French take mystical Timbuktu from al-Qaida
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French take mystical Timbuktu from al-Qaida

Tombouctou : Mali | Jan 27, 2013 at 3:38 AM PST
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French forces advance on legendary Timbuktu

French Foreign Legion soldiers, backed by increasing US logistical support, took mystical Timbuktu on Sunday, scattering the remaining al-Qaida backed rebels seeking to create a new Afghanistan in the desert nation of Mali. Reuters said they met no resistance.

The city is a veritable warehouse of historic sites, and cultural experts from UNESCO have been bemoaning the destruction of such landmarks by the rebels. It had been reported the Islamists burned buildings, including a library holding manuscripts.

Michael Covitt, chairman of the Malian Manuscript Foundation, told the Associated Press the arson was a "desecration to humanity."

"These manuscripts are irreplaceable. They have the wisdom of the ages and it's the most important find since the Dead Sea Scrolls.”

On Monday, a Malian government official said the manuscripts claimed the documents had been moved to a safe hours shortly before the Islamists took the town, and were safe. The BBC said it could not be confirmed that any libraries had been burned.

The rebels now have no urban areas to hide in, and the Sahara is nothing like Afghanistan. It is difficult to survive in, and almost impossible to hide in.

Saturday, the French military’s website reported the capture of Gao, the last major town held by the Islamists. On Tuesday they took Kidal, north of Timbuktu. The BBC reported Tuaregs seeking autonomy had split from al-Qaida and were helping the French.

French warplanes bombed the area, and destroyed the home of an Islamist leader, Agency France Press reported.

The French defense ministry's Website said dozens of sorties were launched in the past several days.

"There were air raids on Islamist bases in Kidal," 940 miles north of the capital of Bamako, a source told AFP, adding that the home of Ansar Dine (Defenders of the Faith) chief Iyad Ag Ghaly was destroyed. He is an ex-Malian army soldier.

After a lukewarm endorsement of the French campaign in its former colony, the Obama administration embraced it when al-Qaida rebels in neighboring Algeria took Americans and other foreign nationals hostage at a natural gas facility near the Libyan border. The terrorist group killed at least 37 foreign hostages, and several remained missing, most likely dead, AFP said.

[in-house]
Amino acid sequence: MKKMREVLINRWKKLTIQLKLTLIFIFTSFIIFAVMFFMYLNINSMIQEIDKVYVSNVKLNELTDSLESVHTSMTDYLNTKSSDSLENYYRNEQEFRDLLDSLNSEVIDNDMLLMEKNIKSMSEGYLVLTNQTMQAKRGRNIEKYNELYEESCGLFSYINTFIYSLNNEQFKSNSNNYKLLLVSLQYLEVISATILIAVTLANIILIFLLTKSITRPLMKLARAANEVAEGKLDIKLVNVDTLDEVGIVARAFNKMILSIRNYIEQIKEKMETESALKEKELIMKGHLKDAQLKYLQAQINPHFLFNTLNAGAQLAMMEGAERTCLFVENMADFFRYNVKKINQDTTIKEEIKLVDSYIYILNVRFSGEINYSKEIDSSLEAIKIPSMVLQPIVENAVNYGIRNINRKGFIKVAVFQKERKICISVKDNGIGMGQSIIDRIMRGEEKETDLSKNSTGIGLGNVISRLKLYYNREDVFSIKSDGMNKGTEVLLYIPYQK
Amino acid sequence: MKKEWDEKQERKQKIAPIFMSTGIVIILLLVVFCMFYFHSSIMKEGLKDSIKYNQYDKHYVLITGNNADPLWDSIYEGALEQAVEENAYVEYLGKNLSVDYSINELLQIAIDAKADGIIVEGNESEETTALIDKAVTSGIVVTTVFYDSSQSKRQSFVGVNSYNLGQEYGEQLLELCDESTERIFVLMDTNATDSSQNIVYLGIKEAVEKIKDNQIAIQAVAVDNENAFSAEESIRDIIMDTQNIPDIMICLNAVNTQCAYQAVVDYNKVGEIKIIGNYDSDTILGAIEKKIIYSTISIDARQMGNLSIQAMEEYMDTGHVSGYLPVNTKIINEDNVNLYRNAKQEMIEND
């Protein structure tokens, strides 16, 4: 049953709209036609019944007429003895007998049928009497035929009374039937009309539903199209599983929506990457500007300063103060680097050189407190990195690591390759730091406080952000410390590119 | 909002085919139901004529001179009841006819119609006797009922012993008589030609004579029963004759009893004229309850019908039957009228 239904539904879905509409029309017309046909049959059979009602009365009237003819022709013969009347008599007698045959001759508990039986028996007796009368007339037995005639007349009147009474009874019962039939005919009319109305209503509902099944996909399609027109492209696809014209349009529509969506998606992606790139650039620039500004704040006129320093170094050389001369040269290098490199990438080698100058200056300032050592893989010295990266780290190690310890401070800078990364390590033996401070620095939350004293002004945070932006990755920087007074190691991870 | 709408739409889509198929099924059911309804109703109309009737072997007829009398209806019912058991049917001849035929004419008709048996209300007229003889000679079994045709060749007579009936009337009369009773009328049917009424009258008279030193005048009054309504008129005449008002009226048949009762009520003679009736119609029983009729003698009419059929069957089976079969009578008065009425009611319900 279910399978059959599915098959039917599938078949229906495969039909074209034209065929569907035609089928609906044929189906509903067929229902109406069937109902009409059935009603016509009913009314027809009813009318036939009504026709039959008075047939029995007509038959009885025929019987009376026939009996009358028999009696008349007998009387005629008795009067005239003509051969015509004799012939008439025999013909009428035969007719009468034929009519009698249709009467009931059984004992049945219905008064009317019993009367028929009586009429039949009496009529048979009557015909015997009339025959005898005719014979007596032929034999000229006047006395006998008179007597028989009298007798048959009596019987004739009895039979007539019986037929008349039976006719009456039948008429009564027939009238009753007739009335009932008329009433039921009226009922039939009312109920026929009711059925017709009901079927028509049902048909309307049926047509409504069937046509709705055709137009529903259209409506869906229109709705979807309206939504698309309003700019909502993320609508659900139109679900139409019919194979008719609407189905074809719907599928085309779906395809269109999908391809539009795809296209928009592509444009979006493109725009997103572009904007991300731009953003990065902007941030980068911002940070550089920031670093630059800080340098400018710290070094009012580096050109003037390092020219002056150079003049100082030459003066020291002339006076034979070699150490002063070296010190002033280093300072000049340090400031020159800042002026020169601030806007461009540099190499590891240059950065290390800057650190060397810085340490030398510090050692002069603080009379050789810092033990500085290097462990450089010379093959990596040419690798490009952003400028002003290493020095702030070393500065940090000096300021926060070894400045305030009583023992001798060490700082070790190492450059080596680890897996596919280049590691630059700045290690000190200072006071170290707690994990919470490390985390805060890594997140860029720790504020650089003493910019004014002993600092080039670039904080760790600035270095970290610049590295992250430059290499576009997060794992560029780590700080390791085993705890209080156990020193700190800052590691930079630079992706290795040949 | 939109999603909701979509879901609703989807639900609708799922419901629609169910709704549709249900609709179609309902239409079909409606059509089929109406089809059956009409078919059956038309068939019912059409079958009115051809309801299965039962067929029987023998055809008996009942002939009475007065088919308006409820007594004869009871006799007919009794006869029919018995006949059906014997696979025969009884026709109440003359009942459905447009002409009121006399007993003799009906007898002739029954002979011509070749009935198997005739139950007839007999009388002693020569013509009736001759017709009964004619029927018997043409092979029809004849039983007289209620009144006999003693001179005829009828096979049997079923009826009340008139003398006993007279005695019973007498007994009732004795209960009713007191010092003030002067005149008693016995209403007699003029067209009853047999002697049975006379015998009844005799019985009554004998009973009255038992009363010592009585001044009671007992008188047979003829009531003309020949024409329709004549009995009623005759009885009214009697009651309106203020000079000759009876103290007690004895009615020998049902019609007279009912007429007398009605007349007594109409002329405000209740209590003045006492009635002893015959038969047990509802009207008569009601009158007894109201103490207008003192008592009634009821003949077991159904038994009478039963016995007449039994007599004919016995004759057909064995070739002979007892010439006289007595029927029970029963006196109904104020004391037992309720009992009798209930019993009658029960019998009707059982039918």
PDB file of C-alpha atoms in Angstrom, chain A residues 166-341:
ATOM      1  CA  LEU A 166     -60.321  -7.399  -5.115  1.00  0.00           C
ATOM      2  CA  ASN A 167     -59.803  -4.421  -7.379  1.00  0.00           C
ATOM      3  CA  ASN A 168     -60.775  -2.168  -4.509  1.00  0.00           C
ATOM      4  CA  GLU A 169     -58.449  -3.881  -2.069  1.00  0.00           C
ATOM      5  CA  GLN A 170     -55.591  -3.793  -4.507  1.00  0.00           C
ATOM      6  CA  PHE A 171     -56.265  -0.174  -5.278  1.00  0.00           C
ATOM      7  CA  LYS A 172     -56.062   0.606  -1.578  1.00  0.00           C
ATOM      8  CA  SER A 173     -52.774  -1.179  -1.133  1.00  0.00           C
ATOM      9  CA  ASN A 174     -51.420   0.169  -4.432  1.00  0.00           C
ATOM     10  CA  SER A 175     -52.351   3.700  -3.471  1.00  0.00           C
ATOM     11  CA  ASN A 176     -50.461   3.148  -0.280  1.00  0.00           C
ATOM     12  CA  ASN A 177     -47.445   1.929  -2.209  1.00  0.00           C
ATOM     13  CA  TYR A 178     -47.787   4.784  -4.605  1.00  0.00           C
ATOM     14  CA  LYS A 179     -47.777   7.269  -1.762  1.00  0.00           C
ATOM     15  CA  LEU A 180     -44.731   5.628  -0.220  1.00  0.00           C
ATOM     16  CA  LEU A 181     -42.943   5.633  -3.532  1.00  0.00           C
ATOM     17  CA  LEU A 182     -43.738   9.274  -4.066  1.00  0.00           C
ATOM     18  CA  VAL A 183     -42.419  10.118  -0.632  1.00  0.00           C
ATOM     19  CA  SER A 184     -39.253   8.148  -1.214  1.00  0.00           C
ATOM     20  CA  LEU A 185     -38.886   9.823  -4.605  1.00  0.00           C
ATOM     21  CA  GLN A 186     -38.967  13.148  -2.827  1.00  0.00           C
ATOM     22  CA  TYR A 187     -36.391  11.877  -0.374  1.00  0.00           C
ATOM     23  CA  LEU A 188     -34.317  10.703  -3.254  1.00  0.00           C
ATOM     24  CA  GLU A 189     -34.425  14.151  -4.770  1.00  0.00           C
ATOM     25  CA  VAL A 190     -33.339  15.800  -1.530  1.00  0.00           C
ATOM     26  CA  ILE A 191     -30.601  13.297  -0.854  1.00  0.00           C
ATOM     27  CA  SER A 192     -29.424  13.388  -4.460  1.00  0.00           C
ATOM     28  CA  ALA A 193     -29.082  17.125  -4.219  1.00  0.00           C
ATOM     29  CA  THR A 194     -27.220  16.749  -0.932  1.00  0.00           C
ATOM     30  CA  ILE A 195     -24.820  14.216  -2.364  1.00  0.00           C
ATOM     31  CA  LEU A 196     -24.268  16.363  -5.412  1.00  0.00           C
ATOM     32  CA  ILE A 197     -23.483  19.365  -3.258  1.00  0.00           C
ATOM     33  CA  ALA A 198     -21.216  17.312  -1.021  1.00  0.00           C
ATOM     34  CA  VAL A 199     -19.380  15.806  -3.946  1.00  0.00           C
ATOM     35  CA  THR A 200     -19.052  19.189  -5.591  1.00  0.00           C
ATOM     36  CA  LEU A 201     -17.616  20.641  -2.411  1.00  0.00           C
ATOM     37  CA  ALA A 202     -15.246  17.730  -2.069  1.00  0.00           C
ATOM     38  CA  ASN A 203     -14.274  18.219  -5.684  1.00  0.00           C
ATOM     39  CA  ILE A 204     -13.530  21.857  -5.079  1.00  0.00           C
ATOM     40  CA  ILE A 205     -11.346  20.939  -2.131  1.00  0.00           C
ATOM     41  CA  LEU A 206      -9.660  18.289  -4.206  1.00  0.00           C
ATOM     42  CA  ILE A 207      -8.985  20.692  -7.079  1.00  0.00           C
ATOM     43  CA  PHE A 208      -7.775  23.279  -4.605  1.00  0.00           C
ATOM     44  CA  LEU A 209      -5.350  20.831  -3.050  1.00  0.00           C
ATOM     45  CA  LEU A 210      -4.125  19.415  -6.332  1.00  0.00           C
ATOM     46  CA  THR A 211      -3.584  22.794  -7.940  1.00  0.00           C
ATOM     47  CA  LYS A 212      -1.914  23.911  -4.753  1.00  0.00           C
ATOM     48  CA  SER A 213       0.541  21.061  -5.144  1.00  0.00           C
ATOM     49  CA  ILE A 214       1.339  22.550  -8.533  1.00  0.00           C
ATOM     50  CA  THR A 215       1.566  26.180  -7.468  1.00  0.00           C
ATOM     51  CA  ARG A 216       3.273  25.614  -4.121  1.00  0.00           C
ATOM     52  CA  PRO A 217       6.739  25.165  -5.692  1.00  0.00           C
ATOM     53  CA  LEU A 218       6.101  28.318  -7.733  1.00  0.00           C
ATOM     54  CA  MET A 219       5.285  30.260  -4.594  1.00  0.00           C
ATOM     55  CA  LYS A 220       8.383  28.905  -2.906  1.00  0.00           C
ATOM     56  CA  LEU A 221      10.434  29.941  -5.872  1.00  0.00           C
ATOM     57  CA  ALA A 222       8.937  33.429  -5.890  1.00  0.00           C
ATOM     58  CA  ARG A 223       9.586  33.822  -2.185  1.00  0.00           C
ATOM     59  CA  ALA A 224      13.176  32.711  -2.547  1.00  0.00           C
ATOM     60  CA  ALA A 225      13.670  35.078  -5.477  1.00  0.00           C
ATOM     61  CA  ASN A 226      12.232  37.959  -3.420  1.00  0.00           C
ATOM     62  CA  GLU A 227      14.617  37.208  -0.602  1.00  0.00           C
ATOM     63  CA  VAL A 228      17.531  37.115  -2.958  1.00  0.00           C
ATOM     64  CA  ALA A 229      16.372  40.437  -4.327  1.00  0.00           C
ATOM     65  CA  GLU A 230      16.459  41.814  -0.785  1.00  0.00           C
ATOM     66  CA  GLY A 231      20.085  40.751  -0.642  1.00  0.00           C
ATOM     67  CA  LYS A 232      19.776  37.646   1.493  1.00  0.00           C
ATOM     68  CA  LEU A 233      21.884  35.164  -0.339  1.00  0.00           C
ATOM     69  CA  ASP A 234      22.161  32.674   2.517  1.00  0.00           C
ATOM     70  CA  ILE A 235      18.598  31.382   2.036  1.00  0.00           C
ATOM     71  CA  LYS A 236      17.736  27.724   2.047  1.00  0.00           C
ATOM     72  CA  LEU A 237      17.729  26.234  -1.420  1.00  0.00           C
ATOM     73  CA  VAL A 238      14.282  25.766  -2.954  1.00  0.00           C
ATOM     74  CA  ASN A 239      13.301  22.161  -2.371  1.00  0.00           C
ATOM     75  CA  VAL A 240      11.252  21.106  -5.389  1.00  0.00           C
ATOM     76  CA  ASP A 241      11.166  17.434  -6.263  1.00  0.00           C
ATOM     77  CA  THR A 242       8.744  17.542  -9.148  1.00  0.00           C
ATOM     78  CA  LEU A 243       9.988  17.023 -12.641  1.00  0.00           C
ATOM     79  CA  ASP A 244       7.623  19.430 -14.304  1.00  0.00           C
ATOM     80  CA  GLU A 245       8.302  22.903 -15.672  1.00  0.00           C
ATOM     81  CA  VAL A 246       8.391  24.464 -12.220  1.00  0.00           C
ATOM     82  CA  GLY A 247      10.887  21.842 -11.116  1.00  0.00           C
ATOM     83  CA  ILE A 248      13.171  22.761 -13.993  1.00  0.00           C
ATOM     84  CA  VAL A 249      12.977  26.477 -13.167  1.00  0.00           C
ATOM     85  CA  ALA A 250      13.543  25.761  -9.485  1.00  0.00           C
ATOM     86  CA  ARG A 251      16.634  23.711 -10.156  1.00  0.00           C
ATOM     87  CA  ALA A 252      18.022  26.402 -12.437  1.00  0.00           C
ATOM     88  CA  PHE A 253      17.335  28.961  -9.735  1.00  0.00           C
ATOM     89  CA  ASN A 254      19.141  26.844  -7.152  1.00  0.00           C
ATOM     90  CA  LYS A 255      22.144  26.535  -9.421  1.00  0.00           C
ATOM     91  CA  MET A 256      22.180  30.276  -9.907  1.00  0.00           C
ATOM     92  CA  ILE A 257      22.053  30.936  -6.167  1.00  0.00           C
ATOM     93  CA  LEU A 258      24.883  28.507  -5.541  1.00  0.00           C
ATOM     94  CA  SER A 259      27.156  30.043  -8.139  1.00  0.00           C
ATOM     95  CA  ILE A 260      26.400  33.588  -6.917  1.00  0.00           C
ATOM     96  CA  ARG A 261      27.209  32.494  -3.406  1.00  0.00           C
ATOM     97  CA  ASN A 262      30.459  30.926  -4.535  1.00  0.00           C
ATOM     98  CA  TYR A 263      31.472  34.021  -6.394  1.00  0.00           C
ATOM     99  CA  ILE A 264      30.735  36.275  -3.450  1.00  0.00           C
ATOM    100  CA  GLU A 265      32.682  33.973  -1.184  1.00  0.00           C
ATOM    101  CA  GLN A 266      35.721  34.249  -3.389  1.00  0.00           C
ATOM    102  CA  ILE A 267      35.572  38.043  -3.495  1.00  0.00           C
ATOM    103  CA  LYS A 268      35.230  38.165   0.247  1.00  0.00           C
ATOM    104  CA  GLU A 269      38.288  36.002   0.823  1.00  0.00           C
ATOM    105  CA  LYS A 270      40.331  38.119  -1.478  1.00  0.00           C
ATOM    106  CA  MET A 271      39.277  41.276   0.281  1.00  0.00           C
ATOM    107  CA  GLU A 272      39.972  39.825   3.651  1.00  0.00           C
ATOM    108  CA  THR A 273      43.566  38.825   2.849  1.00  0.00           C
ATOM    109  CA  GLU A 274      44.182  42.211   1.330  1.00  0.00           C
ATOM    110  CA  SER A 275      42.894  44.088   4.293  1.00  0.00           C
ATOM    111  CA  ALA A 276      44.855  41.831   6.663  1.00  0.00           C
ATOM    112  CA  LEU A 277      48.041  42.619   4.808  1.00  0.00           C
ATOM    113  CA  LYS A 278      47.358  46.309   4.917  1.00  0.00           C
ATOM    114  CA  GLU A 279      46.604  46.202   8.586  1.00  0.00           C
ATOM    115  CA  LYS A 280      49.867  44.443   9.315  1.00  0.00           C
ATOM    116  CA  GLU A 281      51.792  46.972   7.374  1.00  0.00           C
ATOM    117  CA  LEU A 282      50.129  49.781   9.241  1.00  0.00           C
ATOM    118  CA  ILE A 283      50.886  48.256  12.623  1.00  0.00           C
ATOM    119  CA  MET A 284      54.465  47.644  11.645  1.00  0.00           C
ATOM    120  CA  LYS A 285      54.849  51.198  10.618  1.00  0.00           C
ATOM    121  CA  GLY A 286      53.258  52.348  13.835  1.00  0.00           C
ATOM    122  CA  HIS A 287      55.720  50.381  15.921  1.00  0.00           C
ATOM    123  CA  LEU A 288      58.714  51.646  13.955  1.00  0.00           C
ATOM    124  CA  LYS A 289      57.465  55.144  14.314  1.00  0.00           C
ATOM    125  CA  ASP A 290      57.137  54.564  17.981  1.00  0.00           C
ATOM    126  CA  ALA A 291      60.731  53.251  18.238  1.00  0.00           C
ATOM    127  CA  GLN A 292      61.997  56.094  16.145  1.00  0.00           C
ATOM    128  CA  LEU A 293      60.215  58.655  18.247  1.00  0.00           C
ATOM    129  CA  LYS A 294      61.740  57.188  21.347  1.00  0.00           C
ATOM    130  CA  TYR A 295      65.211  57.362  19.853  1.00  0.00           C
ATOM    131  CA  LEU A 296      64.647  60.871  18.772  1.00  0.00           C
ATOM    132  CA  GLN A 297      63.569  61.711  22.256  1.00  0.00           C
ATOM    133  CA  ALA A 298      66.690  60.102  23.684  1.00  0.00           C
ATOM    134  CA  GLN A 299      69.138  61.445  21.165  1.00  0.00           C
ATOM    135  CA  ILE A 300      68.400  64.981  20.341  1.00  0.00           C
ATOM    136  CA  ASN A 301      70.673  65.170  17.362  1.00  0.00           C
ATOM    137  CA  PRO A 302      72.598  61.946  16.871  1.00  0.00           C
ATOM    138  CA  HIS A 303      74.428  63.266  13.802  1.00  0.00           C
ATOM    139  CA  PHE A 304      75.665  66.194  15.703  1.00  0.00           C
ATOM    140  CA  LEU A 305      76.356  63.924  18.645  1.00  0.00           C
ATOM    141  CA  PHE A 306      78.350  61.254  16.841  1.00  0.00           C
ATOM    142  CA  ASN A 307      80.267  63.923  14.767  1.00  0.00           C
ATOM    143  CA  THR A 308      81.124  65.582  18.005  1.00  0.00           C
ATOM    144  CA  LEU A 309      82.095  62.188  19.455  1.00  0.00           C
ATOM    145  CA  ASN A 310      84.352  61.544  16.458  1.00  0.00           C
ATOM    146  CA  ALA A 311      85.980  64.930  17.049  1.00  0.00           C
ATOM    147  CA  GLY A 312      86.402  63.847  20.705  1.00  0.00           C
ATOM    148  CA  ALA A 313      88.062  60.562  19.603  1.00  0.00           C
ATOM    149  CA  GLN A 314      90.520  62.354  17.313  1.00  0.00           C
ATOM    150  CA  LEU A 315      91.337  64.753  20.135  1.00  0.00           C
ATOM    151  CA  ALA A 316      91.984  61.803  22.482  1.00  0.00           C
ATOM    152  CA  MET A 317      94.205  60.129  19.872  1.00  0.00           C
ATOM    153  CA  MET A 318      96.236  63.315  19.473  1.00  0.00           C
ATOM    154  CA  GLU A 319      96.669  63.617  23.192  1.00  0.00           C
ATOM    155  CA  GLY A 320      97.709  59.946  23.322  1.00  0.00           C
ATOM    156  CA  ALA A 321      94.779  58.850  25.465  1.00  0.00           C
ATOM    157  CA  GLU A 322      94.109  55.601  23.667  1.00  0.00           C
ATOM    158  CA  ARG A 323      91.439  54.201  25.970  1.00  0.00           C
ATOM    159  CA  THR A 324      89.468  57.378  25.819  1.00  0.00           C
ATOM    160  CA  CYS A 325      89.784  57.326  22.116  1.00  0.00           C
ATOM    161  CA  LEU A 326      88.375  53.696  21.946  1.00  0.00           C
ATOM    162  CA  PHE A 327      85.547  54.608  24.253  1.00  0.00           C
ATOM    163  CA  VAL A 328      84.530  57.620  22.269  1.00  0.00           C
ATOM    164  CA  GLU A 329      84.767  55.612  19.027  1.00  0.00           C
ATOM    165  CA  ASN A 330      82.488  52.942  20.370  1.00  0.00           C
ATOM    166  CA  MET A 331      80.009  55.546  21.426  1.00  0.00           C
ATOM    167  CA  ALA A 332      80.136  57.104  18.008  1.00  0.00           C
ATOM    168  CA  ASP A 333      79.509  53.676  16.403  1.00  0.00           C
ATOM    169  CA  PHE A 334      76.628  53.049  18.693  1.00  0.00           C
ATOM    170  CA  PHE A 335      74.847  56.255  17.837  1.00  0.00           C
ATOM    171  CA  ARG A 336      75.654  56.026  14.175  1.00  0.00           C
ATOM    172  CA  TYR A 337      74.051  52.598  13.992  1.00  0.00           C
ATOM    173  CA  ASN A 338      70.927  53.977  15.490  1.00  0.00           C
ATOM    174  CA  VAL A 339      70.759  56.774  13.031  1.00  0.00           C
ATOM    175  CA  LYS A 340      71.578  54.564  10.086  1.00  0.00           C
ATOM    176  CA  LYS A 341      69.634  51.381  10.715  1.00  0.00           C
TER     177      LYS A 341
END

Pentagon spokesman George Little said in a statement Saturday that US Defense Secretary Leon Panetta [Unlink] told his French counterpart, Jean-Yves Le Drian, US Africa Command will provide the aerial refueling support

"The leaders also discussed plans for the United States to transport troops from African nations, including Chad and Togo, to support the international effort in Mali," Little said.

Britain announced it was preparing to send 200 soldiers to help a Euro force training the Malian Army.

That Mali needed French help should be no surprise. Algeria admitted during the weekend that mistakes had been made in the handling of the terrorist attack. Algerian Foreign Minister Mourad Medelci said his country would work with foreign partners to make sure all options are available.

The French advance is creating more refugees as thousands flee the fighting, according to the International Committee of the Red Cross. Before taking Gao, the French force took Hombori on Friday, where a French national was taken hostage late last year, local people told allafrica.com. The terrorists offered to negotiate his release as the French advanced.

The French have deployed 2,700 personnel including French Foreign Legion soldiers in Mali. African nations have pledged to send several thousand soldiers to reinforce the French, but have encountered problems getting their forces to the area.

The Islamist rebels are made up of several groups, although apparently a force seeking an independent homeland for Tuaregs split off after the rebels were accused of trying to impose Sharia law in the area.

The rebels also were denounced by the United Nations and other groups for destroying historical sites in Timbuktu, a town whose name has become a synonym for a remote location. It was a stopping point for centuries for caravans that had crossed the Sahara desert or were heading out to the Middle East.

“The great underwater metropolis of Atlantis. The lost city of El Dorado. The mystical valley of Shangri-La. The sand swept city of Timbuktu.” While the first three sites are only fantasies, Timbuktu is a very real, and very important, historical site.

“It is also a historical site that is in great danger, as radical Islamists, known as Ansar Dine, have taken over the small city in Mali, threatening destruction to monuments, religious sites, and priceless documents,” NPR reported.

The rebels have been accused of numerous human rights violations, including using child soldiers. The Malian army has been accused of killing anyone suspected of ties to the rebels.

Boubacar Diallo, a local political leader in Konna, questioned the bona fides of the Muslim rebels. He told the New York Times: “They say they are Muslims, but I don’t know any Muslim who does not pray.”

Anti-war.com reported “US African Command chief Gen. Carter Ham today conceded, in the rise of growing evidence of massive summary executions in Mali, that the US ‘failed’ in its training of Mali’s military by skipping ethics.”

SOURCES:

Origin of name Timbuktu

Agence France Presse

Profile Iyad Ag Ghaly

Timbuktu

Associated Press

Reuters

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The Malian Manuscript Foundation says Islamist rebels have destroyed invaluable historic manuscripts.
Robert Weller is based in Denver, Colorado, United States of America, and is an Anchor on Allvoices.
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